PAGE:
Cerebrospinal fluid (CSF) analysis
Cerebrospinal fluid (CSF) analysis is a laboratory test to examine a sample of the fluid surrounding the brain and spinal cord. This fluid is a clear, watery liquid that protects the central nervous system from injury and cushionsit from the surrounding bone structure. It contains a variety of substances,particularly glucose (sugar), protein, and white blood cells from the immunesystem. The fluid is withdrawn through a needle in a procedure called a lumbar puncture.
The purpose of a CSF analysis is to diagnose medical disorders that affect the central nervous system. Some of these conditions include: meningitis, encephalitis, tumors or cancers of the nervous system, syphilis, bleeding (hemorrhaging) around the brain and spinal cord, multiple sclerosis, and Guillain-Barré syndrome.
In some circumstances, a lumbar puncture to withdraw a small amount of CSF for analysis may lead to serious complications. Lumbar puncture should be performed only with extreme caution, and only if the benefits are thought to outweigh the risks. For example, in people who have blood clotting (coagulation) or bleeding disorders, lumbar puncture can cause bleeding that can compress the spinal cord. If there is a large brain tumor or other mass, removal of CSFcan cause the brain to drop down within the skull cavity (herniate), compressing the brain stem and other vital structures, and leading to irreversible brain damage or death. These problems are easily avoided by checking blood coagulation through a blood test and by doing a computed tomography scan (CT) or magnetic resonance imaging (MRI) scan before attempting the lumbar puncture.
The procedure to remove cerebrospinal fluid is called a lumbar puncture, or spinal tap, because the area of the spinal column used to obtain the sample isin the lumbar spine, or lower section of the back. In rare instances, such as a spinal fluid blockage in the middle of the back, a doctor may perform a spinal tap in the neck.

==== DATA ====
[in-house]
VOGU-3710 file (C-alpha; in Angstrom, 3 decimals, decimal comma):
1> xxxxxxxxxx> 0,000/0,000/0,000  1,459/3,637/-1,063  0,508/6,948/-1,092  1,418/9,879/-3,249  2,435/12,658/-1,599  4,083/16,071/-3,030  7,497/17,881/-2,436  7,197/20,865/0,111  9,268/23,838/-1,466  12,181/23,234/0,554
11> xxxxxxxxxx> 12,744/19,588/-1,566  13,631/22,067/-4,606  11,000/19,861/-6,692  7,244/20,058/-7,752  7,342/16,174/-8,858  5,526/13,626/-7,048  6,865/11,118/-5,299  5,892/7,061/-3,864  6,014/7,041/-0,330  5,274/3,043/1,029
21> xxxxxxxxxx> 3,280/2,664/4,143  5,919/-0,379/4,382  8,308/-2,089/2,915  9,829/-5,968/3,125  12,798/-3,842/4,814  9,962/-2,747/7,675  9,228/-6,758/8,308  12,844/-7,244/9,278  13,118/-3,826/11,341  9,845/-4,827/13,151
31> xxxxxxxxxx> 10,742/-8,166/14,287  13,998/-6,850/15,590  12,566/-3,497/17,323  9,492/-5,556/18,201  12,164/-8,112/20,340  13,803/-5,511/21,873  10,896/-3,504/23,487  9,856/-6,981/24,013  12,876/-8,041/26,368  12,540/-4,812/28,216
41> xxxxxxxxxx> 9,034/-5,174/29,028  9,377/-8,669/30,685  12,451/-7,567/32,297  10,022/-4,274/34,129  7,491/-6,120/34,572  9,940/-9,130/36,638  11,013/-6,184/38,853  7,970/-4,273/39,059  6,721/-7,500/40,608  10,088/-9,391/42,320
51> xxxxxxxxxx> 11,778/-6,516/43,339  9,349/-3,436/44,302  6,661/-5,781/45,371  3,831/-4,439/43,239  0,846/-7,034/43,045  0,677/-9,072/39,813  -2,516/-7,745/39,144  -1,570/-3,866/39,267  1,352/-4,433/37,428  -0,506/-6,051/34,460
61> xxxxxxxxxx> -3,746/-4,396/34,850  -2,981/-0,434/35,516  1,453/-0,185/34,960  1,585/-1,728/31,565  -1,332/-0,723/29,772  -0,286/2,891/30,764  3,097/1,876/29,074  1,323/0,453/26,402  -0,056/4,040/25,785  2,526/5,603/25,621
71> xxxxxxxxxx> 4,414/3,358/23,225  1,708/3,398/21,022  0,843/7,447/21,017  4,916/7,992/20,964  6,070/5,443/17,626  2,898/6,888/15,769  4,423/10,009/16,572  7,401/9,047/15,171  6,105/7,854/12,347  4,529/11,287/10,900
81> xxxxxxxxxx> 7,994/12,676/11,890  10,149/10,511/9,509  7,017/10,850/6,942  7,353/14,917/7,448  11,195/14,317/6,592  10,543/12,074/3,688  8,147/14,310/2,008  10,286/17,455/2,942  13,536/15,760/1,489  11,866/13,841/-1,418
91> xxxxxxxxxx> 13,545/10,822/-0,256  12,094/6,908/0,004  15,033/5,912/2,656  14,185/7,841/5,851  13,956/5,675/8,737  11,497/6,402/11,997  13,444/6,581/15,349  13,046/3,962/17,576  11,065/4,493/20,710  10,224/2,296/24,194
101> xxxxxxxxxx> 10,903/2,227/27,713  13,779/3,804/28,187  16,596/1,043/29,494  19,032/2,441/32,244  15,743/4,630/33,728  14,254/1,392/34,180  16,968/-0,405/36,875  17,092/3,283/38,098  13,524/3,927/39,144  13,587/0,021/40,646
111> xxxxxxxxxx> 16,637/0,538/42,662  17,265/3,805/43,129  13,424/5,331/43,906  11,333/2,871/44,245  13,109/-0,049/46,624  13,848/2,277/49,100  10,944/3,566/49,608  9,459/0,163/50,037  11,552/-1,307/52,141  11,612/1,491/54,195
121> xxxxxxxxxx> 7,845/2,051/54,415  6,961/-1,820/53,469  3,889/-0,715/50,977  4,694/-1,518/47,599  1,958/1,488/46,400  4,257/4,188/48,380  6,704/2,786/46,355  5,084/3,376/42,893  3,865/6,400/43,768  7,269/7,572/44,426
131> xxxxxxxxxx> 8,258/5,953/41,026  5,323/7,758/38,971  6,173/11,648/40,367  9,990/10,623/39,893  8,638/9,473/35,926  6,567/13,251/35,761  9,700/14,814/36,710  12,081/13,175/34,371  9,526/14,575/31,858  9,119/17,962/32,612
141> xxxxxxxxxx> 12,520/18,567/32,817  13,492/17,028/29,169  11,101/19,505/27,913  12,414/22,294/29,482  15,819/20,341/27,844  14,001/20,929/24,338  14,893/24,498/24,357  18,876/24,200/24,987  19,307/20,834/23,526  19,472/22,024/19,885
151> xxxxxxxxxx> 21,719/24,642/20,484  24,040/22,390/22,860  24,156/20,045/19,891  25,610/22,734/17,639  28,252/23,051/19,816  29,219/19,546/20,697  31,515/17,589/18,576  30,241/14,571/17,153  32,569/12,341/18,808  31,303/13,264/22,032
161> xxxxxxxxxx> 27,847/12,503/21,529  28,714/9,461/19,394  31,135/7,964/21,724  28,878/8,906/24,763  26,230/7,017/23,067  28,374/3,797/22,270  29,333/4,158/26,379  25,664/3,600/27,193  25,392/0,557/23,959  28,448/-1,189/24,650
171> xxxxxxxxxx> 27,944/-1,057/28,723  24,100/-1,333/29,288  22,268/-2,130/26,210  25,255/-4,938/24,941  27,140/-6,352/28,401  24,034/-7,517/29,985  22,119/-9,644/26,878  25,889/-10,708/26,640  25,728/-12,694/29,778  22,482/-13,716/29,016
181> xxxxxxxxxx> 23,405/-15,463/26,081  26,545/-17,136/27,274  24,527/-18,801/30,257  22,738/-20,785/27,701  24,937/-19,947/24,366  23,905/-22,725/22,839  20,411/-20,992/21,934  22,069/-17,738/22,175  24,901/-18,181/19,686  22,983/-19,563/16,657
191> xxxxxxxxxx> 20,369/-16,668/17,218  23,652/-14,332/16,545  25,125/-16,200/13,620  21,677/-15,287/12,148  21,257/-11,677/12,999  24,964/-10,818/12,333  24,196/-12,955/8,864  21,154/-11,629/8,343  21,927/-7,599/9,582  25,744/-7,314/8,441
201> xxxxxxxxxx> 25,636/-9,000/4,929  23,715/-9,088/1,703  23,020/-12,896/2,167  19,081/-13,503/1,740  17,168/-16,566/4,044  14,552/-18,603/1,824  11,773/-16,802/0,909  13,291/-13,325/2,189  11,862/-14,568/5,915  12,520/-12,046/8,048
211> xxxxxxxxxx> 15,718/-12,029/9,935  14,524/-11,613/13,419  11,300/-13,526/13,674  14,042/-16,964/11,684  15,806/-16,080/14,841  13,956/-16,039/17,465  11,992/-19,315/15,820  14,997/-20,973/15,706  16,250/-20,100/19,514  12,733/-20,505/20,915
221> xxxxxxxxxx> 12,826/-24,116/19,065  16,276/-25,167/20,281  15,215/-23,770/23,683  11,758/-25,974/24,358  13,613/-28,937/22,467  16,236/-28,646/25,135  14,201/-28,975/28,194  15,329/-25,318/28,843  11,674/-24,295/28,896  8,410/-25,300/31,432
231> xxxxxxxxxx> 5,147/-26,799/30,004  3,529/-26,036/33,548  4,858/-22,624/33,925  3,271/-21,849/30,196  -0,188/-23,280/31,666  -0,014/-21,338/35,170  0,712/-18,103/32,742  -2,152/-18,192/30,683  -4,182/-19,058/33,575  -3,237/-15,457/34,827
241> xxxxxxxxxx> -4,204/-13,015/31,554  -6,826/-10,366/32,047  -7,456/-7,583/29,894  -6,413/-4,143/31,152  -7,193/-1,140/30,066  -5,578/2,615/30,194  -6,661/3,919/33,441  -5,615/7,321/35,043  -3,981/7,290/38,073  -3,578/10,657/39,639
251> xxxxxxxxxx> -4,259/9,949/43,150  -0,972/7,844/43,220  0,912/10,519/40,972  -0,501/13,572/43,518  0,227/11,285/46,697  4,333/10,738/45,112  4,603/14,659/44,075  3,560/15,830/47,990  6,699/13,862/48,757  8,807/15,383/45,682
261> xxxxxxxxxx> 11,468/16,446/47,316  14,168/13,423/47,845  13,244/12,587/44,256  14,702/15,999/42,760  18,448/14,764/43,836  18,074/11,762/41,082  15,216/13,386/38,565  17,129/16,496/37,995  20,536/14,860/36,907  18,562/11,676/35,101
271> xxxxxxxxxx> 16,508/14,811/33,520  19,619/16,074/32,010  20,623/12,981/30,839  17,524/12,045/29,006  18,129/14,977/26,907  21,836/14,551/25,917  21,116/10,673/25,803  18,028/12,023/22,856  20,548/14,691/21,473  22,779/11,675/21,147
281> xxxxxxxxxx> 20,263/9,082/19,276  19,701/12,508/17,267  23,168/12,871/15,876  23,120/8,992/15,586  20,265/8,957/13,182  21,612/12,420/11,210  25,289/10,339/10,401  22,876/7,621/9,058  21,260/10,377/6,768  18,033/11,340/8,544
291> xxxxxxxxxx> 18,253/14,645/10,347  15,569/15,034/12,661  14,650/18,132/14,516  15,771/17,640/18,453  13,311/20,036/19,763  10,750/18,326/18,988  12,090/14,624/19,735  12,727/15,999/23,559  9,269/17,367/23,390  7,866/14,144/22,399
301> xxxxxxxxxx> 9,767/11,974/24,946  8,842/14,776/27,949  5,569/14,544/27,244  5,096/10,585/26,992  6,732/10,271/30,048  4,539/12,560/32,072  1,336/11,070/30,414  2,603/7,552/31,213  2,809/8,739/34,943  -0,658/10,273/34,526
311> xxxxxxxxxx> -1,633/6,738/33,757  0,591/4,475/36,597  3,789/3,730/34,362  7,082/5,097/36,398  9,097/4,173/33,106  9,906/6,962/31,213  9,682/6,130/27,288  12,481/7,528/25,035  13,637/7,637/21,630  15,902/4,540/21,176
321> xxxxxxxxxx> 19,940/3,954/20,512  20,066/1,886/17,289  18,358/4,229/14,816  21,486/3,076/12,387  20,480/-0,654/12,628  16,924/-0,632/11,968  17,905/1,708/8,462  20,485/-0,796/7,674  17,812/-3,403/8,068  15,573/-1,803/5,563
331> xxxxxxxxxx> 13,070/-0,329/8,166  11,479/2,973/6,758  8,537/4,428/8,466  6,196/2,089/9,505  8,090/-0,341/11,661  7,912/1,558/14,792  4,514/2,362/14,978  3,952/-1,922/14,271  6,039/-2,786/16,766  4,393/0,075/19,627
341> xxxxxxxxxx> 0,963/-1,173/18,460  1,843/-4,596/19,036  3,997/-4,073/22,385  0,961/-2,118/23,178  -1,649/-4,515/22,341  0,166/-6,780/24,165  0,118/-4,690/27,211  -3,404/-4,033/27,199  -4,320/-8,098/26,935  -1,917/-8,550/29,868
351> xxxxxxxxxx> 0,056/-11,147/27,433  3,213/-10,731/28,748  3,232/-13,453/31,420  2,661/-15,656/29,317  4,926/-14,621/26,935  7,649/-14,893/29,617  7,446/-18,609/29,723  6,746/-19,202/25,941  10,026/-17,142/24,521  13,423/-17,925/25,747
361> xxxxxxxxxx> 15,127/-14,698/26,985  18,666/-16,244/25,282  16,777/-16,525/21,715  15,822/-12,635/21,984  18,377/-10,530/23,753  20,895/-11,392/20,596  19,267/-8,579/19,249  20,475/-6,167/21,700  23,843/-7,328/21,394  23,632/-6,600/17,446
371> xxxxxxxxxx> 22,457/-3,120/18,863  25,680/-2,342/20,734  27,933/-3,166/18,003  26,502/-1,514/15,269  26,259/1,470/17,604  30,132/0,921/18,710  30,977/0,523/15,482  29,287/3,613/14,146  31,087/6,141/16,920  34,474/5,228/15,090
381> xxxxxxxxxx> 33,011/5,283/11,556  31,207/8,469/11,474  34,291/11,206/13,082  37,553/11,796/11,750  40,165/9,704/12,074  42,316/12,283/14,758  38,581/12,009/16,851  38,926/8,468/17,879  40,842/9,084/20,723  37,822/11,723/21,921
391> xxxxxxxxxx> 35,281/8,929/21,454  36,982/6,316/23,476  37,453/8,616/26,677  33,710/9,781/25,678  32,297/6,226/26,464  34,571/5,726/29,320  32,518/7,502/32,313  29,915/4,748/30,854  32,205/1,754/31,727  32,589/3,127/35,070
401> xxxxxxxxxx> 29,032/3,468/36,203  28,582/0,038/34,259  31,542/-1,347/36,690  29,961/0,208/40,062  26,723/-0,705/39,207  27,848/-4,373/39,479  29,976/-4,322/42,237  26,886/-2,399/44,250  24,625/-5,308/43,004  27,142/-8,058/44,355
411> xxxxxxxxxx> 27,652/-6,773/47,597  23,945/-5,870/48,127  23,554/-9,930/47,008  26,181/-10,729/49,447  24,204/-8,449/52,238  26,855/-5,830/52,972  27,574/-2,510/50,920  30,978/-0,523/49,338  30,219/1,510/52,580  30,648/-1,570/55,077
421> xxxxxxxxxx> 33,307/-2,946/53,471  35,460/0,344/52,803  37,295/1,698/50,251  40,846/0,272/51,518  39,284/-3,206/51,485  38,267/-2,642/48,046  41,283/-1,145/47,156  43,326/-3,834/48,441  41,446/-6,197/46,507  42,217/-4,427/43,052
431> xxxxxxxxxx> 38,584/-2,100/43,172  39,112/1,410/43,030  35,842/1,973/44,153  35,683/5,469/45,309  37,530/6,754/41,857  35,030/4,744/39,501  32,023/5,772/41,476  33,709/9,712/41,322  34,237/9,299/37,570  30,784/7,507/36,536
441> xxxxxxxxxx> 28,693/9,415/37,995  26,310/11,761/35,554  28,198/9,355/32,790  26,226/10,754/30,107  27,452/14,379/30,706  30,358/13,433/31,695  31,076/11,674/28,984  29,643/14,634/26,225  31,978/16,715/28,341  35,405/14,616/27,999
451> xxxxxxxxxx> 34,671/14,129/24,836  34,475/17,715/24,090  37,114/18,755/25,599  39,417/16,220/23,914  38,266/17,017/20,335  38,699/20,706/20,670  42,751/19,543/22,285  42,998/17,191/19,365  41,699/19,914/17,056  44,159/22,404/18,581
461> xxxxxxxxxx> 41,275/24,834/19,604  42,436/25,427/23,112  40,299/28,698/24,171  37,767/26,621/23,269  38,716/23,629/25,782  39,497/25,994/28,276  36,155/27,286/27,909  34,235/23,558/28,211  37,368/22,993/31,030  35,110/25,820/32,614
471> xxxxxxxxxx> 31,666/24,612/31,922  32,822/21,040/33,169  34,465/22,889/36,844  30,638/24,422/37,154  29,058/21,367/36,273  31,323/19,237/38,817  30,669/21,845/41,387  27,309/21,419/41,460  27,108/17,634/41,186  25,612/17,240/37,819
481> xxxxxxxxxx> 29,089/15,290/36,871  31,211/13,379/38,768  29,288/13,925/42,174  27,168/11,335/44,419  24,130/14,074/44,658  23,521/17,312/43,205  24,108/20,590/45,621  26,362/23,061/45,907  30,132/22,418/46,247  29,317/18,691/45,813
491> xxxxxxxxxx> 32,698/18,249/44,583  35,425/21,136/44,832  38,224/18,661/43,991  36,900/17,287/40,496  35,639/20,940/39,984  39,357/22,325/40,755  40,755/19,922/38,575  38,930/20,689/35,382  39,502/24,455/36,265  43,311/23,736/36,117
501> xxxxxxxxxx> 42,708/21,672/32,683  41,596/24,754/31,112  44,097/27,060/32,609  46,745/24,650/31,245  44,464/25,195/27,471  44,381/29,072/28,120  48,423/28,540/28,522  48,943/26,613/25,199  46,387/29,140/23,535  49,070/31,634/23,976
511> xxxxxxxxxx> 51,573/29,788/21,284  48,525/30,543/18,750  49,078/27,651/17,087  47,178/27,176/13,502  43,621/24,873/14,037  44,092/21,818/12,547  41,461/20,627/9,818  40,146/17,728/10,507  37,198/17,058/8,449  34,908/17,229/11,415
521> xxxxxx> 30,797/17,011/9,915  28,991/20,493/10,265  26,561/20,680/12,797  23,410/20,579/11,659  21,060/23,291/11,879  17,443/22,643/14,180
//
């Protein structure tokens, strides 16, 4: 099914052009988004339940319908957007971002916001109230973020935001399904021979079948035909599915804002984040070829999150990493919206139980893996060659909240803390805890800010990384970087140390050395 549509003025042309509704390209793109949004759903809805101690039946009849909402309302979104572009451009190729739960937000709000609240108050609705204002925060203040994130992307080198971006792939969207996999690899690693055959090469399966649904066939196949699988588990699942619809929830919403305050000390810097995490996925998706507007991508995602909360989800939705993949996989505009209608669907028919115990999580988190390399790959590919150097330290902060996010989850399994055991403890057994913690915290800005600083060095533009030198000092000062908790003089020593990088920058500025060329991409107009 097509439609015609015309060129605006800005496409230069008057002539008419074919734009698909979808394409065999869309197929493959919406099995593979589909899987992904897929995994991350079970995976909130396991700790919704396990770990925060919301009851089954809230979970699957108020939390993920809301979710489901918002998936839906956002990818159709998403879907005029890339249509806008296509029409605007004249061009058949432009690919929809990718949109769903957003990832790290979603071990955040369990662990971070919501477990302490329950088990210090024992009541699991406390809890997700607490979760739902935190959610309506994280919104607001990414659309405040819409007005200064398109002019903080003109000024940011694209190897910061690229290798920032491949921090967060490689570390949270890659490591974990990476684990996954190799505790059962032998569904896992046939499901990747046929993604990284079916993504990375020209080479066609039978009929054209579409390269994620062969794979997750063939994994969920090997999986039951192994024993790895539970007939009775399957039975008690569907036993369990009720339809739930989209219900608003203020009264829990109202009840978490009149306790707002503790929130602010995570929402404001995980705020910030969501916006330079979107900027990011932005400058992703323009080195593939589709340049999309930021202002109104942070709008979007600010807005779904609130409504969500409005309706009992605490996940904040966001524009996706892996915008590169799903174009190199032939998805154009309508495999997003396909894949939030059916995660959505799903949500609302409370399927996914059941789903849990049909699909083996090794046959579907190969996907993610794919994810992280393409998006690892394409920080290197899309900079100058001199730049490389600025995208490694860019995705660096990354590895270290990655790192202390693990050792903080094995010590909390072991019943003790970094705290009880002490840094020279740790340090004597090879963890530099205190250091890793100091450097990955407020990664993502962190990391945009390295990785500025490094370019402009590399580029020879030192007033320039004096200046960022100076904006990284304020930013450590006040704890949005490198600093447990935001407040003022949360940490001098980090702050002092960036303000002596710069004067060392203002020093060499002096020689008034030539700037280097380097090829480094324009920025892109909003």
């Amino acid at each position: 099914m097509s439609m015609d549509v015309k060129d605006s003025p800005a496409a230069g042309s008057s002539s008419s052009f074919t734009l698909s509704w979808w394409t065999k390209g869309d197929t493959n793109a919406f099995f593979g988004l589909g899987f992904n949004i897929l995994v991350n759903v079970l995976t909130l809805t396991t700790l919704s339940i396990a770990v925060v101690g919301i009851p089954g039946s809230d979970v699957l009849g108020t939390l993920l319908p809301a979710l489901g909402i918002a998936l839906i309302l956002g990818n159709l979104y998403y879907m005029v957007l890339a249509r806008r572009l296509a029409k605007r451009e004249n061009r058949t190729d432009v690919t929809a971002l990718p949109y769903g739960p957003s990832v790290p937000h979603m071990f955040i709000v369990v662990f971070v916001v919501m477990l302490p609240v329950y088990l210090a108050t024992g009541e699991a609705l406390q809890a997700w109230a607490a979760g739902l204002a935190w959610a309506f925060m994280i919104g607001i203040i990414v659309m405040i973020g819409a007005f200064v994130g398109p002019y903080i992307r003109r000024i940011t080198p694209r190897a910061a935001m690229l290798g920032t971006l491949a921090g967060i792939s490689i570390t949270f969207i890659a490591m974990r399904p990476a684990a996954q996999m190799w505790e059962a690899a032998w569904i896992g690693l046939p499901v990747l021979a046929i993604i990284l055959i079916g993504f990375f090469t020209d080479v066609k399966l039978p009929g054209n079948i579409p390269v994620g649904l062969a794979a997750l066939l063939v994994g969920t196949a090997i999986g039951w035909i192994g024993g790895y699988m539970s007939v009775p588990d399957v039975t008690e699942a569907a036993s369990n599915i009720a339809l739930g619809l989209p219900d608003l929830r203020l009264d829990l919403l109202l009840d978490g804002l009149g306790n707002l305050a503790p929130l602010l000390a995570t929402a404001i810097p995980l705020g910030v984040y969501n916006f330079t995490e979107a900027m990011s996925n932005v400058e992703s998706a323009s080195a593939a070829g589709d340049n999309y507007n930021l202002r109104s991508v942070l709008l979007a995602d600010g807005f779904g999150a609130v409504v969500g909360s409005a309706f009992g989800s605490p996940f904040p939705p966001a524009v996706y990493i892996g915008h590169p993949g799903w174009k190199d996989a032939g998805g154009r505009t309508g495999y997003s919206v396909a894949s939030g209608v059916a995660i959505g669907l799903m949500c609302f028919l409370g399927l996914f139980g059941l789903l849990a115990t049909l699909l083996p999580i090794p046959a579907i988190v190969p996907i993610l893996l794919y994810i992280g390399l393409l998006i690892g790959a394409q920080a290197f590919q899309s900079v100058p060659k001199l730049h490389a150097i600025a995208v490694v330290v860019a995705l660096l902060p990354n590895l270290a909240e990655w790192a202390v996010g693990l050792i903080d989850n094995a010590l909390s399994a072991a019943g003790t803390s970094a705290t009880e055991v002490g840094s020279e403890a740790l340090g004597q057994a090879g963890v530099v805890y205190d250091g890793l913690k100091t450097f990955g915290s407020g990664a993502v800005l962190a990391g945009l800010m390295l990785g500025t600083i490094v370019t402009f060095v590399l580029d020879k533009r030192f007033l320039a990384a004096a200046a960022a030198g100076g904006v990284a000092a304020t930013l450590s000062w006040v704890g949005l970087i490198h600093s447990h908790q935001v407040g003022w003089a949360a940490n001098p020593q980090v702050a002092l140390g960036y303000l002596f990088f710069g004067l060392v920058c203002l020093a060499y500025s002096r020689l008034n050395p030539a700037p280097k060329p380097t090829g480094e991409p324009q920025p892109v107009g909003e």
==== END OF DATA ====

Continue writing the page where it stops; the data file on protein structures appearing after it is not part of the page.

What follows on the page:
In order to get an accurate sample of cerebrospinal fluid, it is critical that a patient is in the proper position. The spine must be curved to allow as much space as possible between the lower vertebrae, or bones of the back, forthe doctor to insert a lumbar puncture needle between the vertebrae and withdraw a small amount of fluid. The most common position is for the patient to lie on his or her side with the back at the edge of the exam table, head and chin bent down, knees drawn up to the chest, and arms clasped around the knees. It is important to be relaxed and to remain still during the entire procedure. If the patient is anxious or uncooperative, a short-acting sedative may be given.
During a lumbar puncture, the doctor drapes the back with a sterile coveringthat has an opening over the puncture site and cleans the skin surface with an antiseptic solution. Patients receive a local anesthetic (numbing medication) to minimize any pain in the lower back.
The doctor inserts a hollow, thin needle in the space between two vertebrae of the lower back and slowly advances it toward the spine. A steady flow of cerebrospinal fluid will begin to fill the needle as soon as it enters the spinal canal. The doctor measures the cerebrospinal fluid pressure with a specialinstrument called a manometer and withdraws several vials of fluid for laboratory analysis. The amount of fluid collected depends on the type and numberof tests needed to diagnose a particular medical disorder.
Normal CSF is clear and colorless. It may be cloudy in infections; straw- oryellow-colored if there is excess protein, as may occur with cancer or inflammation; blood-tinged if there was recent bleeding; or yellow to brown (xanthochromic) if caused by an older instance of bleeding.
After the procedure, the doctor covers the site of the puncture with a sterile bandage. Patients must avoid sitting or standing and remain lying down foras long as six hours after the lumbar puncture. They should also drink plentyof fluid to help prevent headache.
In most cases, this test to analyze CSF is a safe and effective procedure. Some patients experience pain, difficulty urinating, infection, or leakage of cerebrospinal fluid from the puncture site after the procedure. For most people, the most common side effect after the removal of CSF is a headache. This occurs in 10-30% of adult patients and in up to 40% of children. It is causedby a decreased CSF pressure related to a small leak of CSF through the puncture site. These headaches usually are a dull pain, although some people reporta throbbing sensation. A stiff neck and nausea may accompany the headache. Lumbar puncture headaches typically begin within two days after the procedureand persist from a few days to several weeks or months.
Since an upright position worsens the pain, patients with a lumbar puncture headache can control the pain by lying in a flat position and taking a prescription or non-prescription pain relief medication, preferably one containing caffeine. In rare cases, the puncture site leak is "patched" using the patient's own blood.